Rising Inequality due to COVID-19

1:53:34 PM | 4/14/2022

Vietnam's economy is forecast to grow 5.3% in 2022, according to the World Bank (WB). The forecast is based on the COVID-19 adaptation policy, strong performance of export-oriented processing, manufacturing and a recovery in domestic demand. The poverty rate is expected to decrease in 2022, but at a slower pace than before COVID-19 and inequality in society is increasing.

In 2021, inequality in both monetary and non-monetary dimensions is expected to increase, compounding the increase in inequality that occurred because of the COVID-19 crisis in 2020. Poor households were less able to cope with the impact of income shocks and were more reliant on external sources such as borrowing.

In the labor market, data showed that female workers and workers in the informal sector are more adversely affected than male workers. The COVID-19 outbreak that started in April 2021 and subsequent pandemic control measures produced a significant negative impact on the labor market in the third quarter of 2021. About 60% of the workforce said they have suffered negative labor market impacts, ranging from unemployment to reduced working hours, temporary business closures and reduced wages. By the fourth quarter of 2021, key indicators showed signs of recovery as economic activity resumed in major economic centers but had not yet reached pre-pandemic levels.

However, the crisis is likely to have a heavier impact on the lowest income population. An increase of just 2% in inequality will lead to an increase in poverty. Despite the relatively accommodative monetary policy, the impact of COVID shocks in 2020 and 2021 was exacerbated by the lack of effective countercyclical fiscal policies. The State Bank of Vietnam (SBV) maintains the refinancing interest rate at 4.0% (lower than before the pandemic), encourages banks to exempt and reduce interest rates, and at the same time issues guidelines to allow repayment term extension and ensure ample liquidity in the market. On the other hand, the Government's fiscal policy responses are modest in scale and fragmented, although fiscal space is still quite large. The support package with a total size of about 2.0% of GDP in 2021 mainly includes an extension of tax and land rent payment deadlines while social assistance is limited. Public investment was successfully promoted to support economic recovery in 2020 but fell at a slower pace in 2021.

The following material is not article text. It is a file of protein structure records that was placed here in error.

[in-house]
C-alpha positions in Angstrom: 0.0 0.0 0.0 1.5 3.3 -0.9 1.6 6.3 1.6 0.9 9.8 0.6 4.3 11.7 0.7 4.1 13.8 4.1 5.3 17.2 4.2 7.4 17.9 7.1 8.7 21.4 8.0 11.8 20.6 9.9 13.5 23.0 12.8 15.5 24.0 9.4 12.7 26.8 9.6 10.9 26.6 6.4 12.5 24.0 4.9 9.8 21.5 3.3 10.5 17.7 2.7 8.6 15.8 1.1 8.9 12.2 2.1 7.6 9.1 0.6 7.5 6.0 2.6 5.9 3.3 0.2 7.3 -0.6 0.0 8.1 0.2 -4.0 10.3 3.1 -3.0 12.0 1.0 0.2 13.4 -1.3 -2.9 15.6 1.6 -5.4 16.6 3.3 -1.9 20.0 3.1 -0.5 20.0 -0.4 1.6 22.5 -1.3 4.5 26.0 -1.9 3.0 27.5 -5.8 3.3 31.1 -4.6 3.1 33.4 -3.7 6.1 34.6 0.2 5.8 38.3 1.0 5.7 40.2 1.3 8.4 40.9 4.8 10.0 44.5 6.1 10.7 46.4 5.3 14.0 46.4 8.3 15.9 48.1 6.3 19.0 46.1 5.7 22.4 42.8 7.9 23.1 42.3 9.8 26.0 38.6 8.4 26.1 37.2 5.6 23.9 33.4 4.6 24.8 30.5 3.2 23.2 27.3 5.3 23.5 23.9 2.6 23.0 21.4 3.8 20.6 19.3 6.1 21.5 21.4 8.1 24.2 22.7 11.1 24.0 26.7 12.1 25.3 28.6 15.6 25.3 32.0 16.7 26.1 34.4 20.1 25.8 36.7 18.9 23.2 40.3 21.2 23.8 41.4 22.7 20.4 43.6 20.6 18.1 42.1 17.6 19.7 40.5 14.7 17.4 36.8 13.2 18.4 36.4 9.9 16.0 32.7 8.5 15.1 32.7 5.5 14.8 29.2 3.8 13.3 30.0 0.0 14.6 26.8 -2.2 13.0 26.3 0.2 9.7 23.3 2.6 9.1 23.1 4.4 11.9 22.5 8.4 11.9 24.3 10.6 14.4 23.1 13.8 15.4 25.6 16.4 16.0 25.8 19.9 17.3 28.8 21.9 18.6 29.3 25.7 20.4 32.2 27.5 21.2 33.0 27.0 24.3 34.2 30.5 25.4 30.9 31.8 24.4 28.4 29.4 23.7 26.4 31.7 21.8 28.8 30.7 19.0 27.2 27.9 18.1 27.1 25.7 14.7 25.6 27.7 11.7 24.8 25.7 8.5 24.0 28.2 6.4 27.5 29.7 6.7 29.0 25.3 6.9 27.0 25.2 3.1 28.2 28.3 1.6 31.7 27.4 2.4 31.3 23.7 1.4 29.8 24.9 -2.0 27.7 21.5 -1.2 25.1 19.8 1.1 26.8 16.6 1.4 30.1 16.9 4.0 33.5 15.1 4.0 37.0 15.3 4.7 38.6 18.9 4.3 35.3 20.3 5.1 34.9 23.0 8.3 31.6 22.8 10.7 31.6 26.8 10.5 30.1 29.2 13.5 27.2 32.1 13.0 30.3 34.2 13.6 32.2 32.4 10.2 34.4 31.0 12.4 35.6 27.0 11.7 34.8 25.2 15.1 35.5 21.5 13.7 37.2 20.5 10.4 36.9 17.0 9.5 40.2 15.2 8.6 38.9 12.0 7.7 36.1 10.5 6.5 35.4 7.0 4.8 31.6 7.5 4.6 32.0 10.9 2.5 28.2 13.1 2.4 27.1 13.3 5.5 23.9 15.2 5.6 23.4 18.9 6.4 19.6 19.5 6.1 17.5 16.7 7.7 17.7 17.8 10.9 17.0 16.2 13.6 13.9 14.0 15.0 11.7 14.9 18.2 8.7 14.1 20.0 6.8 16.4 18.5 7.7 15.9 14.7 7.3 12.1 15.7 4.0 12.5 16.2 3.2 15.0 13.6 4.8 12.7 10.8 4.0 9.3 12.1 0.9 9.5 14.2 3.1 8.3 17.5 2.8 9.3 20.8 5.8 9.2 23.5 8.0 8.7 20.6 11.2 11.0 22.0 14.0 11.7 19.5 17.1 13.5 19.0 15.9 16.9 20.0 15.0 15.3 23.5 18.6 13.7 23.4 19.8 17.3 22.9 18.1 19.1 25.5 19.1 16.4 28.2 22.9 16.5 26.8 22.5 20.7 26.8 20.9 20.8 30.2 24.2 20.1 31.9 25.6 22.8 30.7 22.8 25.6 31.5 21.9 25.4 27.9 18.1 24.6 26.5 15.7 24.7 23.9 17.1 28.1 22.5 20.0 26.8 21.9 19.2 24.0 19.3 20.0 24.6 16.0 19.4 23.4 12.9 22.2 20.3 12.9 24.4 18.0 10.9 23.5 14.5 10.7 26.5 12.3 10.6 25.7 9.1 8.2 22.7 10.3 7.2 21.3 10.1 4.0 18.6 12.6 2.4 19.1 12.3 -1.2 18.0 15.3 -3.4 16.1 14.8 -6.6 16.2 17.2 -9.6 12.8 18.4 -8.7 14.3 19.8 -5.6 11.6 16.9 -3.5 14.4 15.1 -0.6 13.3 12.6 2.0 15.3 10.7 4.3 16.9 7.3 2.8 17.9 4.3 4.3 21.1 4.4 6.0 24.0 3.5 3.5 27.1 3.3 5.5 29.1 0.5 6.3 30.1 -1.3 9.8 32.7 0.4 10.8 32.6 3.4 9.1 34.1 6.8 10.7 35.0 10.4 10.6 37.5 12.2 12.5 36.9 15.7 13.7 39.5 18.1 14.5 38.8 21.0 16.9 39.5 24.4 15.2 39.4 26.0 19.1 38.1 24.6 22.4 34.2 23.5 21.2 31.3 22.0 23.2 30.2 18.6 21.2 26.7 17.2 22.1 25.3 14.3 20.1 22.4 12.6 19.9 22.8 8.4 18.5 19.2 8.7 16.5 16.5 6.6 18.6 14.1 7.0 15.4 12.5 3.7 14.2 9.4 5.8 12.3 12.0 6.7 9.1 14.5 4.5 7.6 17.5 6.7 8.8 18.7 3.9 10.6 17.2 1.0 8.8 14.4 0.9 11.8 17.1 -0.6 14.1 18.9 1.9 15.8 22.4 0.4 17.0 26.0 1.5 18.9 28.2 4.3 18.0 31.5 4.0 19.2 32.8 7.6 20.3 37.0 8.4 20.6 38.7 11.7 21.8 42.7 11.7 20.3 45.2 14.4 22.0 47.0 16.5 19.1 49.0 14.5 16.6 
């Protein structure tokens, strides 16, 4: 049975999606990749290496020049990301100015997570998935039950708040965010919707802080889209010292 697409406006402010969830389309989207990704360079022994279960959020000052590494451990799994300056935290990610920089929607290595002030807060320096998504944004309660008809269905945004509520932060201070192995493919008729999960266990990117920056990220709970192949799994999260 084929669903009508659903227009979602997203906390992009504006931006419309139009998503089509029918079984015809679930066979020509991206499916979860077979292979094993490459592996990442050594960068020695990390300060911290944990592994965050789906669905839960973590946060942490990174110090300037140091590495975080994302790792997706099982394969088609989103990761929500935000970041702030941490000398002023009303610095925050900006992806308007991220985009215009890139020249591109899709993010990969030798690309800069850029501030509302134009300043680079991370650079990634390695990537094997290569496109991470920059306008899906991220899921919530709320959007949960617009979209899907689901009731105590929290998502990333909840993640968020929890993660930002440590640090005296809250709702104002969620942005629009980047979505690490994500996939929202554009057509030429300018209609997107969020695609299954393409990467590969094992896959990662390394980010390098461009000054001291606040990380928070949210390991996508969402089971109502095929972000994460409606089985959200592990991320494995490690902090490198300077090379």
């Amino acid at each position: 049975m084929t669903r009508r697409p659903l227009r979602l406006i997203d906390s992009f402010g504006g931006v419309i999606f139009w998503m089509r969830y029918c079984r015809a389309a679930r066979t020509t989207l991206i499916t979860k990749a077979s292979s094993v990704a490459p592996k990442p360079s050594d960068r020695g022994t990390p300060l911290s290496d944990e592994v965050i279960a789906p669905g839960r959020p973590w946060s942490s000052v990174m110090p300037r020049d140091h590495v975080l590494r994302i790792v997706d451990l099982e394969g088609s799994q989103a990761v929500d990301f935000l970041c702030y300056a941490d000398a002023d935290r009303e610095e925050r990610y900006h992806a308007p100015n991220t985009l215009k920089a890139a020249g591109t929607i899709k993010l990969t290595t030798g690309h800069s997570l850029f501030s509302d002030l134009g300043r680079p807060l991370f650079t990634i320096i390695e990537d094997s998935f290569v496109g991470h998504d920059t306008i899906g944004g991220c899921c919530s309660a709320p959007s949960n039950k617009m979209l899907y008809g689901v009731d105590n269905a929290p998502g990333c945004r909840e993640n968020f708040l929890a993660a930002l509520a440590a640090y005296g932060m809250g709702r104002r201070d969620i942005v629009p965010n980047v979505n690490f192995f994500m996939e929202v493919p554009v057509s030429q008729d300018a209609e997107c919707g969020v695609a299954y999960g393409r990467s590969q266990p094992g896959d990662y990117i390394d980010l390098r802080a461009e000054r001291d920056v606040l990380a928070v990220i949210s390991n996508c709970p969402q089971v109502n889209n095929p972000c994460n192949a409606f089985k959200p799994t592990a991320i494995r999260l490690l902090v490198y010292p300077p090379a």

Outlook for economic recovery

Vietnam’s economy is expected to grow by 5.3% in 2022 from a modest 2.58% last year, and thereafter stabilize at around 6.5% in a scenario with eased mobility restrictions domestically and internationally. The services sector is expected to gradually recover during the year as consumer confidence is restored and foreign tourism is expected to gradually resume from mid-2022 onward. Manufacturing exports are expected to grow at a slower pace mirroring moderating growth in Vietnam’s main export markets (the United States, the European Union and China). However, this outlook also faces increasing negative risks. Slowing growth in major trading partners coupled with trade rate shocks due to the Russia-Ukraine conflict and related sanctions could affect the recovery. These factors may be exacerbated if a new strain of COVID-19 emerges.

In addition, the economic recovery depends on the pace of domestic private demand recovery, which is still relatively slow, mirroring the cautious sentiment of consumers and investors. The current phase of strong infections may lead to temporary disruptions in labor supply and production. Since the economy has recovered strongly since the beginning of the year, if the government deploys a strong fiscal support package, its impact on economic growth can be mitigated.

In particular, the World Bank recommends that Vietnam still needs to loosen its monetary policy but must keep a cautious approach to control risks in the financial sector. Other shocks may lead to a worse scenario in which GDP growth will reach only 4% in 2022, before recovering to 6% and 6.5% in 2023 and 2024, respectively.

Poverty reduction is expected to resume in 2022, assuming GDP growth recovery to pre-COVID-19 rates, but the impact of the crisis may have longer-term effects on rising inequality.

By Anh Mai, Vietnam Business Forum